The bigger question is whether such policy will indeed serve American interests in the long run. The coming together of Russia and China threatens both U.S. security and two important global economic goals: the creation of a Transatlantic Trade and Investment Partnership (TTIP) with Europe and a similar Trans-Pacific Partnership (TPP) with Asia.
These initiatives would benefit American companies enormously. However the development of a Russia-China economic axis forged in reaction to the sanctions regime against Russia and China’s frustration at what it interprets as U.S. efforts to “quarantine’ or confine it in Asia, would create a political, strategic and economic power bloc that some European and Asian nations can not afford to ignore.
The fact is that an economically weak and troubled European Union, crippled by a dysfunctional currency and massive, structural high unemployment in France, Italy, Spain, and other countries, is too interconnected with Russian markets.
At the same time the United States for its part cannot afford to anger China too much since the State Bank of China continues to hold around one third of all U.S. Treasury Bonds in existence. Washington too runs enormous risks if it goes too far in angering and alienating Russia, which remains its crucial partner for global strategic nuclear security.
Policymakers in Washington and Brussels continue in the delusion that they live in an “End of History” world where their shared liberal and democratic values are bound to win – and quickly – over every alternative economic and political system.
However, the harsh truth remains that we live in a fragmenting world of 7 billion people where competing and very different centers of civilization and power have already emerged. It is the world predicted 21 years ago by the late American historian and geo-strategist Samuel Huntington.
In Huntington’s multi-polar world, which, in fact, already exists, the West’s sanctions on Russia will certainly not bring Moscow to heel over Ukraine. They will backfire, creating instead the very nightmare that Washington and Brussels policymakers should avoid at all costs: The creation of a world divided between different trading and strategic blocs.
Economic sanctions are not isolating Russia: They are isolating the United States and straining the bonds of the European Union. Those outcomes are already clear.
By MICHAEL FORSYTHE and ALAN WONGOCT. 21, 2014
HONG KONG — After weeks of protests that have shaken this financial hub of 7.2 million people, residents thought they had seen it all. Then, on Tuesday night, something even more extraordinary happened, on live television: a polite debate between earnest students wearing black “Freedom Now” T-shirts and top Hong Kong leaders over the future of democracy.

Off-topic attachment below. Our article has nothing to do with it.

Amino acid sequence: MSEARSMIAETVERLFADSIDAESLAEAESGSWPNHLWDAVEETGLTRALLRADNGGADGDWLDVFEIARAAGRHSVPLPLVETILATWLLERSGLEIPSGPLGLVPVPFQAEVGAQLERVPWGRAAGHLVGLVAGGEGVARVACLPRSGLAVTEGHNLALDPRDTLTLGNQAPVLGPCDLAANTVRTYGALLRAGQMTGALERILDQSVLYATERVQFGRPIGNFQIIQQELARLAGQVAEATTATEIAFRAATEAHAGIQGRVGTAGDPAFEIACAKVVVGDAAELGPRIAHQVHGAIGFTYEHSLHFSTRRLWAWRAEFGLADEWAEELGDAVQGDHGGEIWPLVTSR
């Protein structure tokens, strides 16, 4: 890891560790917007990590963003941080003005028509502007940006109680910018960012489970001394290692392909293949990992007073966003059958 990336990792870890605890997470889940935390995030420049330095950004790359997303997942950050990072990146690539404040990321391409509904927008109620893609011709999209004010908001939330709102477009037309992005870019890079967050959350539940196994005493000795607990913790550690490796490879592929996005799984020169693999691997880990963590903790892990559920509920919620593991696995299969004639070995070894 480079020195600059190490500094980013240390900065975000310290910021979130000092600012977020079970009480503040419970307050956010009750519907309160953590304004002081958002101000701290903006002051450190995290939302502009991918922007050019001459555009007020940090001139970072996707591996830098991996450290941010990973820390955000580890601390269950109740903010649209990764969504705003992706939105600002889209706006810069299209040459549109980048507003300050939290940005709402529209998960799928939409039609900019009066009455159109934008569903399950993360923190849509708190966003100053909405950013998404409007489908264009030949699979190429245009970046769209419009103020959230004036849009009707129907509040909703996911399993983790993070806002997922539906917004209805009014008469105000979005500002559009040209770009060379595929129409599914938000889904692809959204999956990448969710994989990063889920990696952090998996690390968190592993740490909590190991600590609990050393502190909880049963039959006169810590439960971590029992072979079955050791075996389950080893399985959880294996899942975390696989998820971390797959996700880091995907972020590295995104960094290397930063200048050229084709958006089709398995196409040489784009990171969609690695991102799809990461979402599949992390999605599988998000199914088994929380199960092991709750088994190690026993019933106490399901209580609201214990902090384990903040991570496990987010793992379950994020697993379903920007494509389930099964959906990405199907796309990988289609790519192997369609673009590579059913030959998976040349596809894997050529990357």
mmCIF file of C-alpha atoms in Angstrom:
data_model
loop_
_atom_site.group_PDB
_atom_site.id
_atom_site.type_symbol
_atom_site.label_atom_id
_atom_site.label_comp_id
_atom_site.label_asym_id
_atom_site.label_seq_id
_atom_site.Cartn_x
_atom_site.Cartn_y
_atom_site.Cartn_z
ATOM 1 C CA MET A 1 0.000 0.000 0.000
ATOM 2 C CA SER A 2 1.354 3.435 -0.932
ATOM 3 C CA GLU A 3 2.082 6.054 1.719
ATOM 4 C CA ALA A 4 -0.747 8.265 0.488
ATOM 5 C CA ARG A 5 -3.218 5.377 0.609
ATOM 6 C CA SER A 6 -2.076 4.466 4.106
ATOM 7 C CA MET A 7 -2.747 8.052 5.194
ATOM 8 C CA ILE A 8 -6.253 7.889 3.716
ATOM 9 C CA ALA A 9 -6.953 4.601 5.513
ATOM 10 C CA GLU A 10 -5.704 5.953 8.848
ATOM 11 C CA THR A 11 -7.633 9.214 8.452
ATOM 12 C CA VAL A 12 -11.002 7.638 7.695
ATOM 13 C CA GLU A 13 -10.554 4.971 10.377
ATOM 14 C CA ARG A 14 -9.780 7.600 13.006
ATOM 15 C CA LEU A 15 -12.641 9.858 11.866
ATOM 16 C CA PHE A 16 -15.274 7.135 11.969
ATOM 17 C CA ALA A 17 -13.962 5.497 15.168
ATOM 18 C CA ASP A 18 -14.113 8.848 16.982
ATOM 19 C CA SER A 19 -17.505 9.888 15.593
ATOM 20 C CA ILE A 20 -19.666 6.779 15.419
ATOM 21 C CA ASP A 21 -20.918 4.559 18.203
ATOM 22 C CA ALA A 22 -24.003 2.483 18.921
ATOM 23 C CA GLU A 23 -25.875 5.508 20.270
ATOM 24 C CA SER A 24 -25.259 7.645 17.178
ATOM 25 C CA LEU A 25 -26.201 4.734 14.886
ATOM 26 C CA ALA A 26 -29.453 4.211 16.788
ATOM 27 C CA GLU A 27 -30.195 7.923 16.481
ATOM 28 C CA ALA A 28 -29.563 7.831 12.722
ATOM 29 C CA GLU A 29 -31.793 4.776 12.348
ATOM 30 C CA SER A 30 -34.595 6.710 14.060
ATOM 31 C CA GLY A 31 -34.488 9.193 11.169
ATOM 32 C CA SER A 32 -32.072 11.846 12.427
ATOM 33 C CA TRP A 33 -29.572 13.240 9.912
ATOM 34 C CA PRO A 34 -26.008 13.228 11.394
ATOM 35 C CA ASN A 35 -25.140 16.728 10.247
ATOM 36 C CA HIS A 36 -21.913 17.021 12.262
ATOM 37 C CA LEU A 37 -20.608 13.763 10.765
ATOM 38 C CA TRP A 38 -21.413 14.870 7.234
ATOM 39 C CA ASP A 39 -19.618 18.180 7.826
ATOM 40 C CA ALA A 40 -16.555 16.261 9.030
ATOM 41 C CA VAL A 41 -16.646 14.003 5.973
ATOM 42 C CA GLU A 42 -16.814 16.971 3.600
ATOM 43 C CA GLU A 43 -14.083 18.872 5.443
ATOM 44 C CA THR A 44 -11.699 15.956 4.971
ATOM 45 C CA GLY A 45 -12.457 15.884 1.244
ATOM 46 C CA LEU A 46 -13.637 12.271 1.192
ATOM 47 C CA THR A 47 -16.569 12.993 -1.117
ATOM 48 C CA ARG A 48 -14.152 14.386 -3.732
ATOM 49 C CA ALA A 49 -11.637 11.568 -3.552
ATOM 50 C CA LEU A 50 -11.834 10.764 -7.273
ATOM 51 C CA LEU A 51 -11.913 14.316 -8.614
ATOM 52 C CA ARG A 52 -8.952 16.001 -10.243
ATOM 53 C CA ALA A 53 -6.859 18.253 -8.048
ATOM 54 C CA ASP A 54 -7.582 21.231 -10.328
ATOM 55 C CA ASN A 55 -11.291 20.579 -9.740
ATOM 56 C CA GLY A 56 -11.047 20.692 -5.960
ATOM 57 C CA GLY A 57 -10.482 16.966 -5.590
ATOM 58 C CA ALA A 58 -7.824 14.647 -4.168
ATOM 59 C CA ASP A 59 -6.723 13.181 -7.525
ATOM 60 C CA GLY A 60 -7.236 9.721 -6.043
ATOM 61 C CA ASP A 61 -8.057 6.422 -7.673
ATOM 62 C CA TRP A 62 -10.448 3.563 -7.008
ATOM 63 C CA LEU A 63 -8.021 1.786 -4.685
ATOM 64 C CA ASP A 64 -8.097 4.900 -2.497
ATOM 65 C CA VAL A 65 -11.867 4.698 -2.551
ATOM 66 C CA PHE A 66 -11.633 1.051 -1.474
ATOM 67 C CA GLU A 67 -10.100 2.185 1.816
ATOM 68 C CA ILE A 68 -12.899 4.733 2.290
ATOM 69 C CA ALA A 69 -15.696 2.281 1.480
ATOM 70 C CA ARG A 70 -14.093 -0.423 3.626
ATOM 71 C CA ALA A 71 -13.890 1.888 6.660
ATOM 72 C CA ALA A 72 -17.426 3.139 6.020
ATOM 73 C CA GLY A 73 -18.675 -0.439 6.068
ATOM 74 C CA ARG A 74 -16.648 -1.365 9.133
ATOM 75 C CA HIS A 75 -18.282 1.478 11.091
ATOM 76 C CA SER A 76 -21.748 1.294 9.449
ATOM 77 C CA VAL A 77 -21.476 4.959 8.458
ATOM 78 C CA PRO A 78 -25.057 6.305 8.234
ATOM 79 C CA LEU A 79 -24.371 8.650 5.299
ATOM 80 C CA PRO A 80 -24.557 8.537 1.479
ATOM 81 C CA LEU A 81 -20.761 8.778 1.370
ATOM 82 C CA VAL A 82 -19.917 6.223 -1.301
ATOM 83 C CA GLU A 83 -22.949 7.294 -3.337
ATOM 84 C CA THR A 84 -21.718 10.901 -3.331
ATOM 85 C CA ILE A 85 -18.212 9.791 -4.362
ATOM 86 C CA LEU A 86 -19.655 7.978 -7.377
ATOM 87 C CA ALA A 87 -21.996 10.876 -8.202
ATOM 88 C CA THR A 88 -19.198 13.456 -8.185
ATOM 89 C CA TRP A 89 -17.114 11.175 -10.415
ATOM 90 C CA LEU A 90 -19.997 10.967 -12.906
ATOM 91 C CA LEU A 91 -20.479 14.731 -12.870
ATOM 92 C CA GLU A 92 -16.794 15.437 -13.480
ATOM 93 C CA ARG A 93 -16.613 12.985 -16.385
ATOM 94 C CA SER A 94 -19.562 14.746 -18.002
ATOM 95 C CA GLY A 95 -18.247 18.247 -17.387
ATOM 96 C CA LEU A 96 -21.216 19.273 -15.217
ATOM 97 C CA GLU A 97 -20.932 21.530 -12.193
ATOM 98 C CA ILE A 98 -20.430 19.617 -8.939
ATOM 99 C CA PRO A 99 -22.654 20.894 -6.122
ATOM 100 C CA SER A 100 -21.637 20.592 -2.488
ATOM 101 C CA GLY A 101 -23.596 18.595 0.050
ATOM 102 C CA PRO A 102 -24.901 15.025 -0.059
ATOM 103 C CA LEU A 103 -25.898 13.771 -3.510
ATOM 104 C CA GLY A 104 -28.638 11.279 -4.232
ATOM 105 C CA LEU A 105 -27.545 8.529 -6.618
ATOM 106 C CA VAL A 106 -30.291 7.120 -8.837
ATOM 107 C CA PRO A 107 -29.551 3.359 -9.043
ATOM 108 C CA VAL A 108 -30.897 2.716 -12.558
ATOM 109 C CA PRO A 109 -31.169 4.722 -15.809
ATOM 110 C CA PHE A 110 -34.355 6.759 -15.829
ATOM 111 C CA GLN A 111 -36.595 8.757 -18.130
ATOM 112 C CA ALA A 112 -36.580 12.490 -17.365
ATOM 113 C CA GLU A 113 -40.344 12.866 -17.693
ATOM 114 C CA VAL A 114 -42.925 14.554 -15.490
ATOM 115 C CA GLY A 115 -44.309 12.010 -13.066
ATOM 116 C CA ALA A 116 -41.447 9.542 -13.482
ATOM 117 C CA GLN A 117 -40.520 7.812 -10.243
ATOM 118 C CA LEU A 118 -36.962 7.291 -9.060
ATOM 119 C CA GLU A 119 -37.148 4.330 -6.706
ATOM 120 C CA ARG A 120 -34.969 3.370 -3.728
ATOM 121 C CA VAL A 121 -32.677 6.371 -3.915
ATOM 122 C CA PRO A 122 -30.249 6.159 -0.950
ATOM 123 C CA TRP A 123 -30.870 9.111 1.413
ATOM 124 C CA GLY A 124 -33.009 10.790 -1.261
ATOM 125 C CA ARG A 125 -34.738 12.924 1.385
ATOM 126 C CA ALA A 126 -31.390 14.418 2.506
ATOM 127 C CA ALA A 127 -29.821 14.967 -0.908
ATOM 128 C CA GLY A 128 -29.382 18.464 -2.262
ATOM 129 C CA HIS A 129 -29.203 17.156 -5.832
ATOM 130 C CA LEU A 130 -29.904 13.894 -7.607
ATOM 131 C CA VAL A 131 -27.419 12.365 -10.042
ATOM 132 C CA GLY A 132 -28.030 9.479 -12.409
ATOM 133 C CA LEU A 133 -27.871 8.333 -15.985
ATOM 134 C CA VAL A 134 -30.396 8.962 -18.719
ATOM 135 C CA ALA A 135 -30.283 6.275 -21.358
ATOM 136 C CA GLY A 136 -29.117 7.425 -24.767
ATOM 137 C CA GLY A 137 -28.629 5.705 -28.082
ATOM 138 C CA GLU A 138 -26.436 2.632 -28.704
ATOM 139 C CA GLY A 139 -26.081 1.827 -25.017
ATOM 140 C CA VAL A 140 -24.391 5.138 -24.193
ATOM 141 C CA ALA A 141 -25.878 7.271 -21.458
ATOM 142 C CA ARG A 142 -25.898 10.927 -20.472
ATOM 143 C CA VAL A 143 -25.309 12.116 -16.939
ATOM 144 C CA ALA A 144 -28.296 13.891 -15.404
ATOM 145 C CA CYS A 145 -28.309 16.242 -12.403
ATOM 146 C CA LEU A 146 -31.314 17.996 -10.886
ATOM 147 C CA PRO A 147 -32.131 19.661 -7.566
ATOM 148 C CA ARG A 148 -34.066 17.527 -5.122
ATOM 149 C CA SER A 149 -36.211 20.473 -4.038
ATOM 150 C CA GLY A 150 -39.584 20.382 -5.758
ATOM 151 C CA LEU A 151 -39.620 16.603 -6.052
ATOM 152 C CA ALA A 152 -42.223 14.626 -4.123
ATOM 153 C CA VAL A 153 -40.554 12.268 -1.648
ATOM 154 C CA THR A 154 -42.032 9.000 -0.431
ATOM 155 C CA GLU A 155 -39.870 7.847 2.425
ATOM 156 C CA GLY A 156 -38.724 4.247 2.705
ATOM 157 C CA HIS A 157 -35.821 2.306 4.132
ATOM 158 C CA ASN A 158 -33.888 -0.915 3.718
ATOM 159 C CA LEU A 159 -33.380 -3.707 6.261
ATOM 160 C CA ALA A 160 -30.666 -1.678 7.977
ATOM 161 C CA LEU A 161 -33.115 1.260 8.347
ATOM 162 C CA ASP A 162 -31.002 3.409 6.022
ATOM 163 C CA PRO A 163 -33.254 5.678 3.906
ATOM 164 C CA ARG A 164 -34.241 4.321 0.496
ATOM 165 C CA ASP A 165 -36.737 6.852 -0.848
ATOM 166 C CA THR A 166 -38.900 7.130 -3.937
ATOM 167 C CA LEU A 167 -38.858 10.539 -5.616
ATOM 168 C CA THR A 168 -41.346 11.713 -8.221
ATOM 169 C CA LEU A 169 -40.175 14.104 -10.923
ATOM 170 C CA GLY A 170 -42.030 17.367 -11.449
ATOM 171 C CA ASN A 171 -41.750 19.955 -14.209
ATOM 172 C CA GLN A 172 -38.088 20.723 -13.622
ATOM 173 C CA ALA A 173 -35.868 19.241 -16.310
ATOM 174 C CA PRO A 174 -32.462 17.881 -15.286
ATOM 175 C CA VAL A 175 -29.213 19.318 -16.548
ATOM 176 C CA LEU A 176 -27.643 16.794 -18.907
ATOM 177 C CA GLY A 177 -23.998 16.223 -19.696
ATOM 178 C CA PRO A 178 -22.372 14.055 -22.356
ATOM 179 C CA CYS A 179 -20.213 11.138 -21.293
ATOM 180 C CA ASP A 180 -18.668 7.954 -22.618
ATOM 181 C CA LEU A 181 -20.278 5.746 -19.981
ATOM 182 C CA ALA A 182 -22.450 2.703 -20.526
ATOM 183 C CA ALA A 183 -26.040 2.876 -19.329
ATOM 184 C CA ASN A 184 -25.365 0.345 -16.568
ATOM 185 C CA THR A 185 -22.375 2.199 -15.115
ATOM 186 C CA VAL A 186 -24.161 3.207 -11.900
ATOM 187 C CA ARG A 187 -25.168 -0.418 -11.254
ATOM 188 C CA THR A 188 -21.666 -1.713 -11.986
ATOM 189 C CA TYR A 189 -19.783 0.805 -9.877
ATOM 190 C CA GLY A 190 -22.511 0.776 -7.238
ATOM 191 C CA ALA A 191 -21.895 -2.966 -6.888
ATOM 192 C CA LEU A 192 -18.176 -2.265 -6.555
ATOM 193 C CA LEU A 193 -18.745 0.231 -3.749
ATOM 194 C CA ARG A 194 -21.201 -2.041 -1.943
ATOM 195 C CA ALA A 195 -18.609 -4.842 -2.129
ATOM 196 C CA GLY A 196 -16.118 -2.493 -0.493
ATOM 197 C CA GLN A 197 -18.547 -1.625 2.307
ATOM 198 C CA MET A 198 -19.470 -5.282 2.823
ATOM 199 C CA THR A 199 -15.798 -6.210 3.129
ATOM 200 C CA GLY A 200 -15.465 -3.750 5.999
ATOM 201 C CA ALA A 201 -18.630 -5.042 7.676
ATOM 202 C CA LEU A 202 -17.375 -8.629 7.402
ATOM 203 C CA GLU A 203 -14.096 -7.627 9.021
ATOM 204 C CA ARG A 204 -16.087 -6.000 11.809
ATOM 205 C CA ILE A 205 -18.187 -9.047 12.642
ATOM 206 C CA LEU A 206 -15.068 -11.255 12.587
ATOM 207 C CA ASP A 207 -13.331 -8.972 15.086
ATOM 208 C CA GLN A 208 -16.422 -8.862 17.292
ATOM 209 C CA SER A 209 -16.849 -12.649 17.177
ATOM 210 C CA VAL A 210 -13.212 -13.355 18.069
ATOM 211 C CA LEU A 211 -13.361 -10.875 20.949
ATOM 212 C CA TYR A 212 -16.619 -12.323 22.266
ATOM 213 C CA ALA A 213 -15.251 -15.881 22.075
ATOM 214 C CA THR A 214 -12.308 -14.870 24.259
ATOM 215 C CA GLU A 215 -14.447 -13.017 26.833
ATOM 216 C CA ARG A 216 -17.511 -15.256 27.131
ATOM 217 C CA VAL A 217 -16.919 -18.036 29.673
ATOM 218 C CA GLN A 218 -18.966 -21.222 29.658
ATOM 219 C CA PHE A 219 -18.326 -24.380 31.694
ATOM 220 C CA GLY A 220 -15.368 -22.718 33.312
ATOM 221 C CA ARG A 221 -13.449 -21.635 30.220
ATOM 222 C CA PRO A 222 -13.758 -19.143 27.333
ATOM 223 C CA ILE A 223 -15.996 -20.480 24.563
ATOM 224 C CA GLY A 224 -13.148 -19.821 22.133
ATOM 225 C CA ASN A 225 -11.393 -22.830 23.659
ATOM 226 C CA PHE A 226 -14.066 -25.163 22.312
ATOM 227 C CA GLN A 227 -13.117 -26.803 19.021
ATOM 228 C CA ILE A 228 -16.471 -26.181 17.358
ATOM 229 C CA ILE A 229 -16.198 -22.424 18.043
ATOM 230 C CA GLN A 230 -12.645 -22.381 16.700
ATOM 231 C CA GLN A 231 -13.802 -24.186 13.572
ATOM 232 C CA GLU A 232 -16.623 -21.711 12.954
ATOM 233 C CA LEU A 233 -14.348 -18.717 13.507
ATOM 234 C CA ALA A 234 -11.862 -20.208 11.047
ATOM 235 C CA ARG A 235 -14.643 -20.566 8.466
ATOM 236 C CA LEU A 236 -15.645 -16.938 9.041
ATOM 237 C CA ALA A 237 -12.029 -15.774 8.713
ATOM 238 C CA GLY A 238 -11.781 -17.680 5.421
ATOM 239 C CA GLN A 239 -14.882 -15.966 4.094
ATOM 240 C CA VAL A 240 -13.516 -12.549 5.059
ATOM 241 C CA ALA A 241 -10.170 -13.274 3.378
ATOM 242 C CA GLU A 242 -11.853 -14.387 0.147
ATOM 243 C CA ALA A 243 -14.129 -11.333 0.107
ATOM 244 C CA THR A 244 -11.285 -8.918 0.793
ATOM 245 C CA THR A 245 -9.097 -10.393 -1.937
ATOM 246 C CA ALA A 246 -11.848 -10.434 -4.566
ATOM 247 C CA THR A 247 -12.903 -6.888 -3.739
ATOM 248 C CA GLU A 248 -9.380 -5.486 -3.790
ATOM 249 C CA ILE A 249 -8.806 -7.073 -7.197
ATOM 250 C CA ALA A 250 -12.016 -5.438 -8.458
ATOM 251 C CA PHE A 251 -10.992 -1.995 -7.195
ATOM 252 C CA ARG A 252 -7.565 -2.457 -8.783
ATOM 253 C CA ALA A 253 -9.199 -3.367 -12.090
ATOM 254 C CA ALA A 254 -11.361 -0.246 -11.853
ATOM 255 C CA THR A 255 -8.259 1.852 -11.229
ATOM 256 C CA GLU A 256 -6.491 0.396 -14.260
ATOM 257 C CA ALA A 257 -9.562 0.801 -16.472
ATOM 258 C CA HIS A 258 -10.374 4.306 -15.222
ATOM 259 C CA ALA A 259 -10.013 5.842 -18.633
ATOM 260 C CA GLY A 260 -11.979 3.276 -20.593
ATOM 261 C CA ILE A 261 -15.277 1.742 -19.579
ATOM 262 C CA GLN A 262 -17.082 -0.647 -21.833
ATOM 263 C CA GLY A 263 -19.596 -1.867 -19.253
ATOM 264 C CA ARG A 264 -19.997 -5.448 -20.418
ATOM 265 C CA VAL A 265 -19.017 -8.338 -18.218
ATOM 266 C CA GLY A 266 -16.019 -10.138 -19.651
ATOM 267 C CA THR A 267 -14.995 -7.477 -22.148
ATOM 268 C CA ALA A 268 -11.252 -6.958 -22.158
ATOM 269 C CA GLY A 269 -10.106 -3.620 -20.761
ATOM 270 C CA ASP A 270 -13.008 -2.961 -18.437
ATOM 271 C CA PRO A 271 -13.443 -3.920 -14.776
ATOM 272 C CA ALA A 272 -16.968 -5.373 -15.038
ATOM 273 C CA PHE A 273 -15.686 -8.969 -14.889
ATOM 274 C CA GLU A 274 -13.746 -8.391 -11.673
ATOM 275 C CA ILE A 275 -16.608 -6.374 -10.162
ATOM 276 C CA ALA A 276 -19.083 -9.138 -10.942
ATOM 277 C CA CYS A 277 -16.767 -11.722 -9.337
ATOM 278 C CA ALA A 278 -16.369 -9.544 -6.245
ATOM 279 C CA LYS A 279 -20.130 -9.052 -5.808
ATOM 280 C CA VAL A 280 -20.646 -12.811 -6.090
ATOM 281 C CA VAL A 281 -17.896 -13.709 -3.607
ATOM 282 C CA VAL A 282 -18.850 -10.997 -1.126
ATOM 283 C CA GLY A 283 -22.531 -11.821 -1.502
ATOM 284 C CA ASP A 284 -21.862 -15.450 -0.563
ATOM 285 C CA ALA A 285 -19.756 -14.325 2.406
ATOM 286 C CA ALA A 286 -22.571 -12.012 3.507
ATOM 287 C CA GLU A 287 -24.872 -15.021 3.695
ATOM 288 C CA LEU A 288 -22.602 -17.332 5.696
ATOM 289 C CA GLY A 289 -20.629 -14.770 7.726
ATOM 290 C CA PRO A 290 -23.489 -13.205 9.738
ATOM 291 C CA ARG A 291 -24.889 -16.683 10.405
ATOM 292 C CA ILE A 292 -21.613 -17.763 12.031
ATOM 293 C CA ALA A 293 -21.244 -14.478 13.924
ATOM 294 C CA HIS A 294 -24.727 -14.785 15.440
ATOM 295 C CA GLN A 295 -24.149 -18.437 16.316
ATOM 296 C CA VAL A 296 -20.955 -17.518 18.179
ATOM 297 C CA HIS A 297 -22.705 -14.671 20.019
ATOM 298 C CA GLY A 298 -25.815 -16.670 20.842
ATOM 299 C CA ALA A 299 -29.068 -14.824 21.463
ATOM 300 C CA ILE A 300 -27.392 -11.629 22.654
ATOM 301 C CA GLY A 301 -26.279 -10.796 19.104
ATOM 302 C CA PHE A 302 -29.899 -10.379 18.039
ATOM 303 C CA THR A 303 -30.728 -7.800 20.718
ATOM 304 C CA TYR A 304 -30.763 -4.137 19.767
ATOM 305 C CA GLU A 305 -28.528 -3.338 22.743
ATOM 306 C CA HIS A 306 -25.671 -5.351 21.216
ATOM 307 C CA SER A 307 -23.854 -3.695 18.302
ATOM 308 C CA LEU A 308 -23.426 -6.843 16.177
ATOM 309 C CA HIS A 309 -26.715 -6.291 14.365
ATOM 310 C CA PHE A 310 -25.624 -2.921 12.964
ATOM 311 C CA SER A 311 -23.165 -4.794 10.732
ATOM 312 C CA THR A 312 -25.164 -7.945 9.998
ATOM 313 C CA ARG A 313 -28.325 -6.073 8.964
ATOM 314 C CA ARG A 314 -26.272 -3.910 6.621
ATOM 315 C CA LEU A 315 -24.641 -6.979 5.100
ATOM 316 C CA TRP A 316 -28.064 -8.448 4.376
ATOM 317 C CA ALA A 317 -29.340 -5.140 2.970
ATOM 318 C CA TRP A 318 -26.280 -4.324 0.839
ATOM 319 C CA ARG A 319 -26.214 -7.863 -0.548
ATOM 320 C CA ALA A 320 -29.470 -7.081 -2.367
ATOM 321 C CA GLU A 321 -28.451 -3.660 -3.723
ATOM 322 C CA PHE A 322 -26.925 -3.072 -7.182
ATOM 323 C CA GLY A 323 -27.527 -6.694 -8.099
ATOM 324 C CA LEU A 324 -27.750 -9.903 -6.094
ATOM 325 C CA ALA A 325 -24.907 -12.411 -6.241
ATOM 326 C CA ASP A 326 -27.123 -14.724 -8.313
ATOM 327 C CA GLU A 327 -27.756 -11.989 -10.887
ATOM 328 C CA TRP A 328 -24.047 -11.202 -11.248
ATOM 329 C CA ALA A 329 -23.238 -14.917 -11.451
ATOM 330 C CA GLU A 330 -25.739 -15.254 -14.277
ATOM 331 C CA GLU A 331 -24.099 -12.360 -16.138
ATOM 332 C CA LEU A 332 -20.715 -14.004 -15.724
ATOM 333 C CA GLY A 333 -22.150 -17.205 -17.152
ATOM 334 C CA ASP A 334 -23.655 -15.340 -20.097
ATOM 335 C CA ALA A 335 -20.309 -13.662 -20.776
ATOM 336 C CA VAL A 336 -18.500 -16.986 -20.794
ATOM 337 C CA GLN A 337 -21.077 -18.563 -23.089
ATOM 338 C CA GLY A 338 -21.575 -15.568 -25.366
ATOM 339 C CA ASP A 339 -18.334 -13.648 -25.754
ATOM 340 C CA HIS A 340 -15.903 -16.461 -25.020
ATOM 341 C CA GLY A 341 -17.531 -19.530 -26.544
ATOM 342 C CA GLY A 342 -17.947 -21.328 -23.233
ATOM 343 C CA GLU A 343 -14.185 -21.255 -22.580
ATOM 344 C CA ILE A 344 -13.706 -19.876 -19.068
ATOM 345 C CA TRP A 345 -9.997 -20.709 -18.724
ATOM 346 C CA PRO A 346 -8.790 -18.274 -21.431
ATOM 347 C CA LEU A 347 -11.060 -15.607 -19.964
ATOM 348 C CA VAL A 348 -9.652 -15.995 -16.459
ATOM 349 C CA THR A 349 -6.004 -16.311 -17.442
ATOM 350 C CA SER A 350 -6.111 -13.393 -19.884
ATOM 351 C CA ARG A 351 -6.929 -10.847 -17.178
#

Five student leaders, hair disheveled, took on the officials, who were old enough to be their parents, in the frank discourse. They spoke Cantonese, the prevailing local Chinese dialect, with simultaneous translations into English and sign language.
The students wanted officials to commit to greater liberties in future elections. “What is the next step?” Alex Chow, 24, the secretary general of the Hong Kong Federation of Students, asked Hong Kong’s No. 2 official, Carrie Lam, 57.
Officials in the two-hour debate made no promises and said they were there to listen. Still, the exchange suggested a softening in the crisis that has convulsed Hong Kong for nearly a month and a possible exit ramp from it.
The government and the students who have been the driving force behind the protests said they wanted to move forward on Tuesday. Credit Nicolas Asfouri/Agence France-Presse — Getty Images
It was a remarkably civil and scholarly discussion, all the more so given the generational divide between the sides. Each cited articles of Hong Kong’s Constitution, chapter and verse, to back its points.
Even more remarkable was that it was happening in Hong Kong, the former British colony only a few miles from mainland China, where such a freewheeling public political discussion had not been heard in at least a quarter-century, since students occupied Tiananmen Square in Beijing. That protest provoked a bloody crackdown that has reverberated through China ever since.
At issue in Hong Kong was how voters would choose its top leader, the chief executive, in elections planned for 2017. For the first time, all five million eligible voters may cast ballots.